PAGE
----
Rank & Name: F/L AER Fry DFC

Date of Death: 28/04/1941
Details:

 

Above: Anthony in London in early 1941 to receive his DFC from King George VI at Buckingham Palace.

Anthony Fry was born and raised in South Africa but when war broke out in 1939, he ws living in Denmark and working in a brewery. He was recalled to join the RAF (having learnt to fly whilst attending London University previously as an Engineering student) and left for England leaving behind his Danish fiance Bodil, whom he would never see again..He was posted to Coastal Command and 59 Squadron.

Anthony believed that the night raids on enemy vessels were a waste of time and it is said that he had offered to crash land his Blenheim on the ships to achieve a better result, although this request was denied by his C/O.

It is unknown at this stage whether Anthony was posted with 59 Sqn to Poix for the Battle of France. The first date that I currently have of Anthon ywith 59 Sqn is of November 25th 1940.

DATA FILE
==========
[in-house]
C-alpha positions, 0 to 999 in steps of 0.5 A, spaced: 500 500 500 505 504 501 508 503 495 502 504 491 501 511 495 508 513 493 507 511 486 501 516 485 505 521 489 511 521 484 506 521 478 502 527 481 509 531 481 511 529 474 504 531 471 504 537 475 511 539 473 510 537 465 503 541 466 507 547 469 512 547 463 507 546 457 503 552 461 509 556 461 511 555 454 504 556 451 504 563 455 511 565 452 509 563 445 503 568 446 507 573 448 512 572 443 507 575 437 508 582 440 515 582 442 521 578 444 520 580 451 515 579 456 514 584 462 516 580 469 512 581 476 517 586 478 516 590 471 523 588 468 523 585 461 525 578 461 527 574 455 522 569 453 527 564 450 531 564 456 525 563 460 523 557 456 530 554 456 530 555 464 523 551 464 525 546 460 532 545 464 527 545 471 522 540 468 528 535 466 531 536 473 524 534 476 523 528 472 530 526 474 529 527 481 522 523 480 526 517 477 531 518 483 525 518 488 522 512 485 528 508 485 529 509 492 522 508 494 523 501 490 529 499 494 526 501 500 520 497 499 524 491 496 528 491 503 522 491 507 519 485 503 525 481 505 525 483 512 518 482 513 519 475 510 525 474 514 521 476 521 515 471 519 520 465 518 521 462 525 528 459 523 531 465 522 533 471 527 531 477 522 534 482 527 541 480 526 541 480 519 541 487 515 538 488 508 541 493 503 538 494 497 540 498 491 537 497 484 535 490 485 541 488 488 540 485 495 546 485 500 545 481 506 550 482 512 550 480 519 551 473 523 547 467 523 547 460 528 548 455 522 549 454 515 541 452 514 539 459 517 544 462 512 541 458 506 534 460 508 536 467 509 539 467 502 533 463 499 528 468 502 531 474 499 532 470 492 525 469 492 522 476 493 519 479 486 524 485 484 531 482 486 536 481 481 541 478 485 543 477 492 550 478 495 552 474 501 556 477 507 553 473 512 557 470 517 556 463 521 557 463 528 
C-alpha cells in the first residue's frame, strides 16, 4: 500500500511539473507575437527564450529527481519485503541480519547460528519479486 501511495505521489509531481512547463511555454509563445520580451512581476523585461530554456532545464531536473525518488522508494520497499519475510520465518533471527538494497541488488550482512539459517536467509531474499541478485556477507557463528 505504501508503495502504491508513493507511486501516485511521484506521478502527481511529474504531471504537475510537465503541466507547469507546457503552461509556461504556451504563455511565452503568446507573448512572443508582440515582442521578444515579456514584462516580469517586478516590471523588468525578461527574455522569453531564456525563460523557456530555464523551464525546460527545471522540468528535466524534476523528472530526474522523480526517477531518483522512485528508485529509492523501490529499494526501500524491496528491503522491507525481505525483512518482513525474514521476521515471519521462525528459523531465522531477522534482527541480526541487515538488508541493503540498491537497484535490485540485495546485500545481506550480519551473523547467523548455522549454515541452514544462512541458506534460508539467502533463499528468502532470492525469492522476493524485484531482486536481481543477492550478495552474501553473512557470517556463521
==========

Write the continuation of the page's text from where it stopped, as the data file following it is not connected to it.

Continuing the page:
On the day that he died, he was leading three other crews on an anti-shipping strike near the Coast of Holland. On this mission all aircraft and crews were lost bar one survivor. He was only 24 years old. view mission details

 

In 1942 the artist Sir William Rothenstein published a book called, Men of the RAF, which contained portraits of forty crew and ground staff serving with the RAF. The picture above of Anthony is dated 7th of February 1941, just two months before he died.

 

This photo is taken from the book "Bristol Blenheim - Theo Boiton". The image was supplied by Alec McCurdy, a pilot of 59 Sqn during and after the Battle of France.

 

 

Further Information

The above information and images were sourced from the book "How I won the War" by Alex fry and "Bristol Blenheim" by Theo Boiton.

Awardee of the Battle of Britain Clasp - Although entitlement was revoked by the Air Ministry in 1960 (read more).

 

 

Rest In Peace